Carl Edwin Prude, Jr. Anchored in Light: Understanding and Overcoming the Five Deadliest Threats to Your Faith. Abilene, TX: Leafwood Publishers, 2013. 240 pp. $14.99.
In the world of religious writing, spiritual formation and “Christian living” are terms that can encompass a broad range of material. On one end of the pendulum, there is writing that is so sweet and syrupy that it makes your teeth hurt. On the other end of the pendulum, there is writing so dense and profound that you get a headache reading the table of contents. Most of what is released under the title of “Christian Living” is beneficial for spiritual formation and theological maturity, although not all. The trick, then, is not finding what will sell but what will be helpful to seekers as they travel along their spiritual journey. In his volume Anchored in Light, Carl Edwin Prude, Jr., seeks to offer something to substance to the spiritual formation conversation.
The premise for his argument is simple enough: there are five “furies” (based on the ancient Greek concept of natural forces that seek to disrupt our lives) that seek to our spiritual journeys. These furies are mindsets that develop when we “respond to situations in a worldly manner” and cause us to lose our spiritual moorings (p. 25). They include “processing without progressing” (we don’t learn from our actions and continue in a dysfunctional cycle), “entrenched in stench” (we succumb to unhealthy emotional responses) and “are we there yet” (we live with unreal expectations). On their own, each of these furies can ruin us spiritually if we allow them a foothold into our lives. However, Prude offers five spiritual “anchors” that can help us overcome these furies and grow spiritually. These anchors are “space yourself” (focus on trusting God in all circumstances), “pace yourself” (focus on discerning God’s timetable), “waste yourself” (focus on embracing God’s grace), “place yourself” (focus on accepting God’s personal design) and “grace yourself” (focus on following God’s leading). The bulk of Prude’s book focuses on these anchors, identifying scriptural underpinnings and explaining practical applications for each. The book ends with a call to discipleship that embraces the five anchors. The book also includes an appendix that outlines his “10 Functions” of the spirit, soul and body.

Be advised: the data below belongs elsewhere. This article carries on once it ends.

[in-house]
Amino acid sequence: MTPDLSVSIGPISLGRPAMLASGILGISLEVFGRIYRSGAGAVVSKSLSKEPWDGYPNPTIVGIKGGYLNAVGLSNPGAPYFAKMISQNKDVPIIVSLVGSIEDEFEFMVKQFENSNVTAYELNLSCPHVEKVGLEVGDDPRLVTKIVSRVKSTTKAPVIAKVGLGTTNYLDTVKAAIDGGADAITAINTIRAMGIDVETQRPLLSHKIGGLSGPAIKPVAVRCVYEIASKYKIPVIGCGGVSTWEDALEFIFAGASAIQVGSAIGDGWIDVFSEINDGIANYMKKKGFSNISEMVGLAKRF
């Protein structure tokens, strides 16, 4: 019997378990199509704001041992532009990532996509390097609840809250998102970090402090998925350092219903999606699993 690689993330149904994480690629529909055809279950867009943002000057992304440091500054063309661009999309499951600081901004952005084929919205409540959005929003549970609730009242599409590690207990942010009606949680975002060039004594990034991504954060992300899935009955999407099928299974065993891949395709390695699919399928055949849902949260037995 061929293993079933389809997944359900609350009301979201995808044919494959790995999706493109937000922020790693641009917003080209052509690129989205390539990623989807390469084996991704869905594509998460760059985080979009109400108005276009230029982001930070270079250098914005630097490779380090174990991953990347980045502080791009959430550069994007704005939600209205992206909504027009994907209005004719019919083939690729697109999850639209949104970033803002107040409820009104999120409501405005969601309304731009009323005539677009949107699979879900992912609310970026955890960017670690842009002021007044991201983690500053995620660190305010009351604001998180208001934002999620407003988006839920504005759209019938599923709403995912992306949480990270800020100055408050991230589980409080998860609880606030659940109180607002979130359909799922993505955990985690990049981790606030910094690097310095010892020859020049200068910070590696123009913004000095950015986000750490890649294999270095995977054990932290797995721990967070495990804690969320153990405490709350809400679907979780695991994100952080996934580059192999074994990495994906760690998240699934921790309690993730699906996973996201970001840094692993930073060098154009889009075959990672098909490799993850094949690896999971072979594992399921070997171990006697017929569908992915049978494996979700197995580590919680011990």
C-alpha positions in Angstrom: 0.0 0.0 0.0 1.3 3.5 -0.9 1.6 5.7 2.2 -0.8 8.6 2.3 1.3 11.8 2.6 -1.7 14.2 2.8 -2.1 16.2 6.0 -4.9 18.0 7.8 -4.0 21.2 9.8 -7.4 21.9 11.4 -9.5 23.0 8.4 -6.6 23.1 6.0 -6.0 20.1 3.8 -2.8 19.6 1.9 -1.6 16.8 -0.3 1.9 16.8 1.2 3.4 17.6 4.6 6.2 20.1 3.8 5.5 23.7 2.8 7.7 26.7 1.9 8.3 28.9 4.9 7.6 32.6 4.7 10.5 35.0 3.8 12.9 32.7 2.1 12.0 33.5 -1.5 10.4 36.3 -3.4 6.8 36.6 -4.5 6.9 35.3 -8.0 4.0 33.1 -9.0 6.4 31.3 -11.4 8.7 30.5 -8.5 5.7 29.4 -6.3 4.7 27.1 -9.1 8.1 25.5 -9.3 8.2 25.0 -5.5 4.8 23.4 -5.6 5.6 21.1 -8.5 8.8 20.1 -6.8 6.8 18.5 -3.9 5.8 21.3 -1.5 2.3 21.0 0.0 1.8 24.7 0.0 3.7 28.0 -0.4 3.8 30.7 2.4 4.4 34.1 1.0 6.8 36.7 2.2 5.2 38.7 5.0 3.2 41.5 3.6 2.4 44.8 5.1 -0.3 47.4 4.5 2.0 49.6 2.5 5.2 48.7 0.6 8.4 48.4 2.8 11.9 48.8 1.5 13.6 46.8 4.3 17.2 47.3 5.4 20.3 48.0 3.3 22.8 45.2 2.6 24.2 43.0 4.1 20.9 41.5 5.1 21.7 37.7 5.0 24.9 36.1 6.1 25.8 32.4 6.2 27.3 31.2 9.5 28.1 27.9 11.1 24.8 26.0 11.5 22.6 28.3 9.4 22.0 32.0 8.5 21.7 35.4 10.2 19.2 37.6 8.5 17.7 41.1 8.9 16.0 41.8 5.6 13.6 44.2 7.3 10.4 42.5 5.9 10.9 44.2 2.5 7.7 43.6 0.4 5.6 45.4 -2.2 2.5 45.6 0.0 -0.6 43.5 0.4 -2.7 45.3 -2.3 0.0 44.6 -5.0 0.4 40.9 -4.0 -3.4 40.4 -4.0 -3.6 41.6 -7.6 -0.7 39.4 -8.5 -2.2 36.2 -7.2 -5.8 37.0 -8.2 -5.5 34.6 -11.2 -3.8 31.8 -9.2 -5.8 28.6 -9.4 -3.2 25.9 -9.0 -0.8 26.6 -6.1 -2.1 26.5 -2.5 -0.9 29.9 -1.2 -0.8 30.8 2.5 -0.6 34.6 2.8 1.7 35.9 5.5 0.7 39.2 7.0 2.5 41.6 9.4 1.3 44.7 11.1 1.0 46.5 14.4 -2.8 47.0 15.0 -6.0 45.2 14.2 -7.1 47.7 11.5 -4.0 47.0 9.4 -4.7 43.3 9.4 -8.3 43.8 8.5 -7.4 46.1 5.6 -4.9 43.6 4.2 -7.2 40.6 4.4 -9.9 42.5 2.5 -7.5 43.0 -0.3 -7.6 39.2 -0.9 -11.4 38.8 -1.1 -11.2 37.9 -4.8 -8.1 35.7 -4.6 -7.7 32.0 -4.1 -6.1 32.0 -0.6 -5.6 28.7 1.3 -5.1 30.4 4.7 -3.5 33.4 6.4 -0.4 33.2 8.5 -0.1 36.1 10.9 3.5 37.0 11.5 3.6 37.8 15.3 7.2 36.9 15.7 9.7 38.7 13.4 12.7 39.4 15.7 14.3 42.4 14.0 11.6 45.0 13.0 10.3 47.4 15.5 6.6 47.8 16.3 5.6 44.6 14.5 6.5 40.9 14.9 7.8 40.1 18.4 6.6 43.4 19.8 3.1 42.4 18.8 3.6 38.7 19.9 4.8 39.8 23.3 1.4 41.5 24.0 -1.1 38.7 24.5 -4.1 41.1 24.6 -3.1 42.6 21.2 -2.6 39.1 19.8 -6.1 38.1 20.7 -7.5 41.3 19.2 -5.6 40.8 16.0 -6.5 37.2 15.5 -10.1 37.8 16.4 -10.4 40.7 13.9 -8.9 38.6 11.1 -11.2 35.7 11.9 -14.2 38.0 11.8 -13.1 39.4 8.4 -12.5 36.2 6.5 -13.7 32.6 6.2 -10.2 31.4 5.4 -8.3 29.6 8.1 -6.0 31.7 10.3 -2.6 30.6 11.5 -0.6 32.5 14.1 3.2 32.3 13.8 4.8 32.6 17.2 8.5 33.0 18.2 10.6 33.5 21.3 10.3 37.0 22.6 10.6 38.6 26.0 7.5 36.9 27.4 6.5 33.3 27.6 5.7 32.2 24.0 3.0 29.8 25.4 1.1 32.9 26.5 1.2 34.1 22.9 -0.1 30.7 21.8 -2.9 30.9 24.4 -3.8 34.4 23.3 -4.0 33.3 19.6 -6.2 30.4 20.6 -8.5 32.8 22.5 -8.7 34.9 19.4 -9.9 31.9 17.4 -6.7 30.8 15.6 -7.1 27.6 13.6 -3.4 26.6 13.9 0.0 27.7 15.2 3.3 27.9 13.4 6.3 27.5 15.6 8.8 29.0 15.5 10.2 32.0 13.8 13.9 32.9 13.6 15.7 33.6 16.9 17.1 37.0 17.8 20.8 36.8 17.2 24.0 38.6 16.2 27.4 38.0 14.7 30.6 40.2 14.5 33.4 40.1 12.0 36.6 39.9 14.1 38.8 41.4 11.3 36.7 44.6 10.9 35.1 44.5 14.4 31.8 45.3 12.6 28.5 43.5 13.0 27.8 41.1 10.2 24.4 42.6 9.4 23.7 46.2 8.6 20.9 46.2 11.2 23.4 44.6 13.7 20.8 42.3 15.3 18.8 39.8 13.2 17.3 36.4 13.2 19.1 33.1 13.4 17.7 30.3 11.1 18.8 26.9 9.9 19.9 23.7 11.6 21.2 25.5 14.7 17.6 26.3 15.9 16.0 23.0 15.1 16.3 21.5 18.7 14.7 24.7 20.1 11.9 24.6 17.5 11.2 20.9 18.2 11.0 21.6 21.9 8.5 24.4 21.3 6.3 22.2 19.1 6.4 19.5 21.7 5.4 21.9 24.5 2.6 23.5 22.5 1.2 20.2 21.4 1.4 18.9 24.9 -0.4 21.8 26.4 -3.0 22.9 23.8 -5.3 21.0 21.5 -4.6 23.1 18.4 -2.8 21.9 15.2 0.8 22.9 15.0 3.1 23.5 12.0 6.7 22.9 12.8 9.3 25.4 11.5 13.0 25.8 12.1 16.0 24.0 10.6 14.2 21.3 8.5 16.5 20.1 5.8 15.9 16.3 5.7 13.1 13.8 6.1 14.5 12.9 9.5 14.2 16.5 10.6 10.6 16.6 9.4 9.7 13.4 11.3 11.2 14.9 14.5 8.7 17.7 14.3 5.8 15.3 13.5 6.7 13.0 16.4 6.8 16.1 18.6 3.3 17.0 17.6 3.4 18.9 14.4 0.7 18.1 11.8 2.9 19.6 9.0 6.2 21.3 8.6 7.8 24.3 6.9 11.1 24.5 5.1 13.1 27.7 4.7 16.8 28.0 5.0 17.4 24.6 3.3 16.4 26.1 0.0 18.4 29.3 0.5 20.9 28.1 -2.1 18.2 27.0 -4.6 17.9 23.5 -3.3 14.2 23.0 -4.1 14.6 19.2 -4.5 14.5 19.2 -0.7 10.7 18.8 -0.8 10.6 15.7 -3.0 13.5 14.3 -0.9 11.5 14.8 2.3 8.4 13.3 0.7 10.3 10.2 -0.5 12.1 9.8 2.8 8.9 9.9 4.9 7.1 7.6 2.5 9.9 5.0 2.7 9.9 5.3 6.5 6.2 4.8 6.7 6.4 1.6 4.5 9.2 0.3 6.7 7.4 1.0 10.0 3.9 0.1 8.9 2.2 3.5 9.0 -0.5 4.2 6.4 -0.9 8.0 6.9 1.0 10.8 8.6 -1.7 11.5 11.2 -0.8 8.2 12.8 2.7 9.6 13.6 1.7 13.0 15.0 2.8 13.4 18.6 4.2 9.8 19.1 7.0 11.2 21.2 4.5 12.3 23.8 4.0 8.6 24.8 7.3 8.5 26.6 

Overall, I found Prude’s book to rather easy to read. He has a pleasant conversational tone that reminded me of John Ortberg’s style of writing books with incredibly long titles. Like Ortberg, the book is full of stories (both from the Bible and from his own life) that play out the concepts that Prude is discussing. This gives a tangible feel to his argument, something that is often missing from “Christian Living” books that mostly focus on discerning “principles” for growth.
However, there are some issues with this volume that make me hesitant to recommend it as heartily as I would like to. First, Prude takes more of a pop-psychology approach to his subject matter, taking a common self-help principle and attaching some Bible to it in order to spiritualize it. For example, in chapter 7 (“Place Yourself”), he builds his entire argument for spiritual identity on Hippocratic concepts. Although Tim LaHaye popularized this concept in his book Spirit Controlled Temperatments, it has been largely rejected by pastoral care scholars and spiritual writers. Additionally, some of his material is difficult to wade through. Chapters 7 and 8 are specifically susceptible to this as Prude seems to circle around an idea yet it never quite able to land his thoughts. Finally, I question some of his research for the book. I will honestly admit that this is the academic in me coming out. However, when an author quotes another, it is good form to reference where the quote came from. Prude only does this for about half of his sources. Also, he relies on Wikipedia for some of his more technical research in psychology, a research trick that would receive a failing grade in most introductory composition courses. All in all, however, this is not a bad book. It does have some useful things to say. Yet it should be read within the company of other books on spiritual formation and pastoral psychology.
Rob O’Lynn, MDiv
Assistant Professor of Preaching and Ministry
Kentucky Christian University
Disclosure of Material Connection: I received this book free from ACU Press/Leafwood Publishers as part of their ACU Press Bookclub Program. I was not required to write a positive review. The opinions I have expressed are my own. I am disclosing this in accordance with the Federal Trade Commission’s 16 CFR, Part 255: “Guides Concerning the Use of Endorsements and Testimonials in Advertising.”